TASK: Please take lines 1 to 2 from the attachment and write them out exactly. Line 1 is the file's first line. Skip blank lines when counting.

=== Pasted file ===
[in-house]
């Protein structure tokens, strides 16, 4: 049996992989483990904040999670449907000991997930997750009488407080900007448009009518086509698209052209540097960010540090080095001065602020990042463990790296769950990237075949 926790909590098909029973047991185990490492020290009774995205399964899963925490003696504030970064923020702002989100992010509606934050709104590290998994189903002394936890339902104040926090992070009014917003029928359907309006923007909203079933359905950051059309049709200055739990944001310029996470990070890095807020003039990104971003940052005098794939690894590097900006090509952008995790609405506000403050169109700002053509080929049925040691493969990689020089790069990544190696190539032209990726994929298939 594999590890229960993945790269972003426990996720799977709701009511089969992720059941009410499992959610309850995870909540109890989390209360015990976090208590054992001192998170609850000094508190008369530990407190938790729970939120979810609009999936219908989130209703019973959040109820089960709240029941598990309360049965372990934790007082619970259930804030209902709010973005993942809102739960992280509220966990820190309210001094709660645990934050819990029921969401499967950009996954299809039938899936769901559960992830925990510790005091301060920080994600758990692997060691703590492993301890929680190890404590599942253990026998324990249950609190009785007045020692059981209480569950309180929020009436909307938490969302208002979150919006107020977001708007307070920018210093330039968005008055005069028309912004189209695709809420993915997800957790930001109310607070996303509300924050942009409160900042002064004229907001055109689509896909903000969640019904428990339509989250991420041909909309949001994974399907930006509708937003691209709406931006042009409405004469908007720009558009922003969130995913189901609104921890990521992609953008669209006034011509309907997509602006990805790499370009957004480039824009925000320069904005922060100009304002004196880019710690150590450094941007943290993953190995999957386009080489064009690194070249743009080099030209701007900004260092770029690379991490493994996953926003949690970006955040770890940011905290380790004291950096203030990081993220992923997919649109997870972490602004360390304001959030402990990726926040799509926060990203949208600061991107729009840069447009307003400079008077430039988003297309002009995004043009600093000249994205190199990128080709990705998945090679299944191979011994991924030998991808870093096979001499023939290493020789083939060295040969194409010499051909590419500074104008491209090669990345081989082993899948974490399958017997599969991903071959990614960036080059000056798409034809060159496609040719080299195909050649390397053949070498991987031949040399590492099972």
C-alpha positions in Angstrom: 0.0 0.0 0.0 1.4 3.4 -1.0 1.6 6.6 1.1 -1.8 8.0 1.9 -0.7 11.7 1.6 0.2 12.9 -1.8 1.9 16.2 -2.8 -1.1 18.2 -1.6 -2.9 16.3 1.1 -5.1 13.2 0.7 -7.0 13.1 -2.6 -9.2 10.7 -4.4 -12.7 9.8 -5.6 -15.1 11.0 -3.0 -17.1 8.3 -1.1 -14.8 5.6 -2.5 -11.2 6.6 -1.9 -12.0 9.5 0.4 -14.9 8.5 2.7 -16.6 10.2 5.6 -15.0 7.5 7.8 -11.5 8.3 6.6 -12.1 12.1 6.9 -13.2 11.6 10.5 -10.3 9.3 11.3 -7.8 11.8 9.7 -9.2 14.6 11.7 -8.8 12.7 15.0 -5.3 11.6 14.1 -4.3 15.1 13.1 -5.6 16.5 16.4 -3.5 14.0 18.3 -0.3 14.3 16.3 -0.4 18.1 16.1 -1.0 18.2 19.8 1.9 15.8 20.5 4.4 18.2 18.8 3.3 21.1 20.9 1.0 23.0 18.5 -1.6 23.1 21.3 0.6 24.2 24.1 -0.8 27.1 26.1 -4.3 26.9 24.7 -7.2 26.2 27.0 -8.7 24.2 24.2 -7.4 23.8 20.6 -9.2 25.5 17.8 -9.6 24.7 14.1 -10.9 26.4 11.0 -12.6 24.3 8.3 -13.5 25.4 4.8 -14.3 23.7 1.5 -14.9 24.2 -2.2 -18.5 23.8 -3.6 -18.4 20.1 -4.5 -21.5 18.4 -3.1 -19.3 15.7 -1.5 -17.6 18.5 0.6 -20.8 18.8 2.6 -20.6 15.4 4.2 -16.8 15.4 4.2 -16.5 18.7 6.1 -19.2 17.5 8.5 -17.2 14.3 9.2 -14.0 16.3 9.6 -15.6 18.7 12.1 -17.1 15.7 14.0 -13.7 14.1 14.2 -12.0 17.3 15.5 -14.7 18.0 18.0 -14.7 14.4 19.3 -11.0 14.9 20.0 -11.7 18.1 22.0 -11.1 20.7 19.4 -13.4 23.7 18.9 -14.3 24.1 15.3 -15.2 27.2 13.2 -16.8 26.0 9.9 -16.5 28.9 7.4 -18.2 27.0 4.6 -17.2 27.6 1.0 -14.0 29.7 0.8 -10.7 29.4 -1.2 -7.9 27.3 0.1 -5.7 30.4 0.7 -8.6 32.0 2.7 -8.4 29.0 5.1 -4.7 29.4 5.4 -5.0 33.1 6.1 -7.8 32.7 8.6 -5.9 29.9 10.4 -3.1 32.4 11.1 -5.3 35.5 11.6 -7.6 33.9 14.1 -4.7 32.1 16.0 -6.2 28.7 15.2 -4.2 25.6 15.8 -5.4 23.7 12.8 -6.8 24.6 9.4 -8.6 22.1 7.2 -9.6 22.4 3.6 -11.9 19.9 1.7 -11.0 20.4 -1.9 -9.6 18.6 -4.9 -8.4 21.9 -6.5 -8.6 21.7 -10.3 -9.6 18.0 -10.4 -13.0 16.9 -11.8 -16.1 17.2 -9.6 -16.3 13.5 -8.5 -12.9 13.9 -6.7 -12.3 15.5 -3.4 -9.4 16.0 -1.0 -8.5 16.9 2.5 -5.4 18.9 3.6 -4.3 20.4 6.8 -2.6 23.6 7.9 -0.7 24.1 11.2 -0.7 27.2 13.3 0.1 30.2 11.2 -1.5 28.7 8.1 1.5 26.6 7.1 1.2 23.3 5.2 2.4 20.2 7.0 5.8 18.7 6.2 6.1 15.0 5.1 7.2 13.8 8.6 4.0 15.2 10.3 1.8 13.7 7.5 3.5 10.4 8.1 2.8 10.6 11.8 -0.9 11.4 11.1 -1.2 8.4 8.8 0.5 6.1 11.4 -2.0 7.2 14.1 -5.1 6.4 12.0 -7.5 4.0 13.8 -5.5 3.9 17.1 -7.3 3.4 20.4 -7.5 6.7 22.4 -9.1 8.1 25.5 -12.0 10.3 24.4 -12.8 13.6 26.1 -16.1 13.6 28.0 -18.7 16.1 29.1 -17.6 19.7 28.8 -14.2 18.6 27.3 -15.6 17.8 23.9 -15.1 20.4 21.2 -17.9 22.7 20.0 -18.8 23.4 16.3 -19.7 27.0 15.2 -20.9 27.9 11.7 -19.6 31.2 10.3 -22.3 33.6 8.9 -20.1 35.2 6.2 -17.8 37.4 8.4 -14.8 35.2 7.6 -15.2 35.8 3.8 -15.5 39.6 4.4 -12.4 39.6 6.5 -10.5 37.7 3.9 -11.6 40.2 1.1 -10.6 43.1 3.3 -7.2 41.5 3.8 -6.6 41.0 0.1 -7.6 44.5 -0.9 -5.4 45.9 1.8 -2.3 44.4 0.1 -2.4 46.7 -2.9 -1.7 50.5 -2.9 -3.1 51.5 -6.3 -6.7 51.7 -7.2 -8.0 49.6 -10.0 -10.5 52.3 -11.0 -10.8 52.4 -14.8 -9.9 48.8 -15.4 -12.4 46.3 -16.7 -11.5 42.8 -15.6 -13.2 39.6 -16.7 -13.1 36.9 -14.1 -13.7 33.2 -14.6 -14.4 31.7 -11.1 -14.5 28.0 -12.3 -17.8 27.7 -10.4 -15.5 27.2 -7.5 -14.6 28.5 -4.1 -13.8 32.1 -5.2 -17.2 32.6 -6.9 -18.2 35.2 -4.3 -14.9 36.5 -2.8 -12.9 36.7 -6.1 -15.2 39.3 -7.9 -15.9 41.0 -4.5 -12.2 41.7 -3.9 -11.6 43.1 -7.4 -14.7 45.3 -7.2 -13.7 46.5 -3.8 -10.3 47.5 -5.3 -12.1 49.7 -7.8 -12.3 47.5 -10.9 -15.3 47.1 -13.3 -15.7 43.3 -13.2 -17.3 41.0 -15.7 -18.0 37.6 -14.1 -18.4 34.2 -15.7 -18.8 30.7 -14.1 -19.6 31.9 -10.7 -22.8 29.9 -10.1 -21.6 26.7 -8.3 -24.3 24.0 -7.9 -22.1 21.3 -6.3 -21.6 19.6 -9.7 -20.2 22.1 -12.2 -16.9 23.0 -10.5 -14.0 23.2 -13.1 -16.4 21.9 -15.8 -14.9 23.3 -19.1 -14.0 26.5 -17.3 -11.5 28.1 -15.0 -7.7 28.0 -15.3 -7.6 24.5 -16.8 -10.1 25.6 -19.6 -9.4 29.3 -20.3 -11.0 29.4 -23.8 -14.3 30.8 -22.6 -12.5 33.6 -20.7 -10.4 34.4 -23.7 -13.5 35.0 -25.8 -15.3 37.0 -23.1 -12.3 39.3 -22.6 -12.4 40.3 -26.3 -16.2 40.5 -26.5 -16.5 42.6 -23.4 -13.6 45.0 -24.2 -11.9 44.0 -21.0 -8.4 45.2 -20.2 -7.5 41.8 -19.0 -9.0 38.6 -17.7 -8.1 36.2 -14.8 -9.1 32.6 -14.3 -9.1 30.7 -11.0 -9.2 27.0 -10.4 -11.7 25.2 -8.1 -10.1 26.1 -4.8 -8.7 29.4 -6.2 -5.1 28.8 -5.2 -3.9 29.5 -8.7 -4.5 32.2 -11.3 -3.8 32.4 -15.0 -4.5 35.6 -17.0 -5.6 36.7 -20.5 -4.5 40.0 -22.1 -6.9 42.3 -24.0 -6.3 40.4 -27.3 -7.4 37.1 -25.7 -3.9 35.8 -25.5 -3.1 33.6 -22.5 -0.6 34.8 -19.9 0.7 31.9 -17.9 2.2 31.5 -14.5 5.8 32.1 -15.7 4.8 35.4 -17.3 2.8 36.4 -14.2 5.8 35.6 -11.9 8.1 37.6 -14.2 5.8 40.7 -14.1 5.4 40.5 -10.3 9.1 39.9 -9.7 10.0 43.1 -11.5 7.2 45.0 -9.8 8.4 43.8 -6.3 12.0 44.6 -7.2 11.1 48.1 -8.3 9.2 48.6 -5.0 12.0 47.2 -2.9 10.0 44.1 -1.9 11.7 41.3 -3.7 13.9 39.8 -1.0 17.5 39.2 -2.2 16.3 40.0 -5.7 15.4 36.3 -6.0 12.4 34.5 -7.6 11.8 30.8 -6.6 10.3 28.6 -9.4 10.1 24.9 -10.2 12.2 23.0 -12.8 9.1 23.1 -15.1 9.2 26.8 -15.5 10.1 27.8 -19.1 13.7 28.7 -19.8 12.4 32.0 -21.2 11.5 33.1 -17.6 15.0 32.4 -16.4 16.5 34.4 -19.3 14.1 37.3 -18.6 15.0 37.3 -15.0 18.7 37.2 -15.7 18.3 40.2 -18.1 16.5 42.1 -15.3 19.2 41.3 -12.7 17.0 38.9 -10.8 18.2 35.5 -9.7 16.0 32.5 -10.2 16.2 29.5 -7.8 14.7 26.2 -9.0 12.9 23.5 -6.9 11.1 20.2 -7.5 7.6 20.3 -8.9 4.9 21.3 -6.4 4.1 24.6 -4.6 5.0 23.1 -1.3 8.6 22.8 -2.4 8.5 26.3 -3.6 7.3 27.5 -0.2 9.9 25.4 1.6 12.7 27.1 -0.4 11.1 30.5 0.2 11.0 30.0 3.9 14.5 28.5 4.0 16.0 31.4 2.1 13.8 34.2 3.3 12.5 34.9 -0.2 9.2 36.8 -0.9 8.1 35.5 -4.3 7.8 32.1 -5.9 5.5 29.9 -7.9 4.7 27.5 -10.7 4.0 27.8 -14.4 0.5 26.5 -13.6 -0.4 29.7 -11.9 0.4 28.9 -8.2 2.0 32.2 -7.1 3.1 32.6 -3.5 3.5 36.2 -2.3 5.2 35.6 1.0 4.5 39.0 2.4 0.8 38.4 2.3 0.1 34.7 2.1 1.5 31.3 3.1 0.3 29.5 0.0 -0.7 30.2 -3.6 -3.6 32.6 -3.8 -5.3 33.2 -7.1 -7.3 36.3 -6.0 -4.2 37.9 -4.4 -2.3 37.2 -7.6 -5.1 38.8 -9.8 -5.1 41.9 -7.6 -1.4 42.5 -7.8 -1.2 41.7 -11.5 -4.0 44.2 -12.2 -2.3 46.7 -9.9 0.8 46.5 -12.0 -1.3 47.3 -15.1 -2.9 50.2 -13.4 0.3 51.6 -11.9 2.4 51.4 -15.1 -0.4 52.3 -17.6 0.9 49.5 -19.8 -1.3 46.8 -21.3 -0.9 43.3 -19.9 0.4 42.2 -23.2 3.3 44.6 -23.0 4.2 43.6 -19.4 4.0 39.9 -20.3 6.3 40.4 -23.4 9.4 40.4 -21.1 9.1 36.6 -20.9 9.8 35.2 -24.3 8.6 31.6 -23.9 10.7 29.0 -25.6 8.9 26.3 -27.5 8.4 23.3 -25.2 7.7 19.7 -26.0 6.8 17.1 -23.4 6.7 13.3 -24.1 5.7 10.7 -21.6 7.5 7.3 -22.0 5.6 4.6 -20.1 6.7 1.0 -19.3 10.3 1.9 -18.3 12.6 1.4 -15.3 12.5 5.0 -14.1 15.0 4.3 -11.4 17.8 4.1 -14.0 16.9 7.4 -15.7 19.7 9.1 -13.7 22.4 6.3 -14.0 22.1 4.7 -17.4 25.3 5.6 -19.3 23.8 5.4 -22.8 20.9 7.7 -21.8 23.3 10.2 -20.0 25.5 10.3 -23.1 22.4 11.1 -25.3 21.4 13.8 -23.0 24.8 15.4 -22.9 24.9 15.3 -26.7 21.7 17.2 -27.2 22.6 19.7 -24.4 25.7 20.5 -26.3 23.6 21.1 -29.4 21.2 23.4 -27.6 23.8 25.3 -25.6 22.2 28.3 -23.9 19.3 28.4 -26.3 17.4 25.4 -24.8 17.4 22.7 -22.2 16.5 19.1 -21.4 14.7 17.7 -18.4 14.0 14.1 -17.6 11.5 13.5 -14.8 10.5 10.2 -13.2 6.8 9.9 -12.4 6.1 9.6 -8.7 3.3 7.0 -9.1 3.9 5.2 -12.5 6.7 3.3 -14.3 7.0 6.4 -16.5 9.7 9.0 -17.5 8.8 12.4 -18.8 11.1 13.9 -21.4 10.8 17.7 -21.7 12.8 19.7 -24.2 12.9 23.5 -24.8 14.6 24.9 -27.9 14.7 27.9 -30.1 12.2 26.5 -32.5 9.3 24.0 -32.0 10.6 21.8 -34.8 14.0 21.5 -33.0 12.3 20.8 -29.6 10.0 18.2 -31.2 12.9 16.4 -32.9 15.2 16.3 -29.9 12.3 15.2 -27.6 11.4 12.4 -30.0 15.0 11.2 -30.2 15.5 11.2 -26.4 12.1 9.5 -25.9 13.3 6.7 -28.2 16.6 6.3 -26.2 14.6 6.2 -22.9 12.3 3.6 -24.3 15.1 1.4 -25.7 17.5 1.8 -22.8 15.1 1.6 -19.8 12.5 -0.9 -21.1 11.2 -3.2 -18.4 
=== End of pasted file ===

[in-house]
């Protein structure tokens, strides 16, 4: 049996992989483990904040999670449907000991997930997750009488407080900007448009009518086509698209052209540097960010540090080095001065602020990042463990790296769950990237075949 926790909590098909029973047991185990490492020290009774995205399964899963925490003696504030970064923020702002989100992010509606934050709104590290998994189903002394936890339902104040926090992070009014917003029928359907309006923007909203079933359905950051059309049709200055739990944001310029996470990070890095807020003039990104971003940052005098794939690894590097900006090509952008995790609405506000403050169109700002053509080929049925040691493969990689020089790069990544190696190539032209990726994929298939 594999590890229960993945790269972003426990996720799977709701009511089969992720059941009410499992959610309850995870909540109890989390209360015990976090208590054992001192998170609850000094508190008369530990407190938790729970939120979810609009999936219908989130209703019973959040109820089960709240029941598990309360049965372990934790007082619970259930804030209902709010973005993942809102739960992280509220966990820190309210001094709660645990934050819990029921969401499967950009996954299809039938899936769901559960992830925990510790005091301060920080994600758990692997060691703590492993301890929680190890404590599942253990026998324990249950609190009785007045020692059981209480569950309180929020009436909307938490969302208002979150919006107020977001708007307070920018210093330039968005008055005069028309912004189209695709809420993915997800957790930001109310607070996303509300924050942009409160900042002064004229907001055109689509896909903000969640019904428990339509989250991420041909909309949001994974399907930006509708937003691209709406931006042009409405004469908007720009558009922003969130995913189901609104921890990521992609953008669209006034011509309907997509602006990805790499370009957004480039824009925000320069904005922060100009304002004196880019710690150590450094941007943290993953190995999957386009080489064009690194070249743009080099030209701007900004260092770029690379991490493994996953926003949690970006955040770890940011905290380790004291950096203030990081993220992923997919649109997870972490602004360390304001959030402990990726926040799509926060990203949208600061991107729009840069447009307003400079008077430039988003297309002009995004043009600093000249994205190199990128080709990705998945090679299944191979011994991924030998991808870093096979001499023939290493020789083939060295040969194409010499051909590419500074104008491209090669990345081989082993899948974490399958017997599969991903071959990614960036080059000056798409034809060159496609040719080299195909050649390397053949070498991987031949040399590492099972």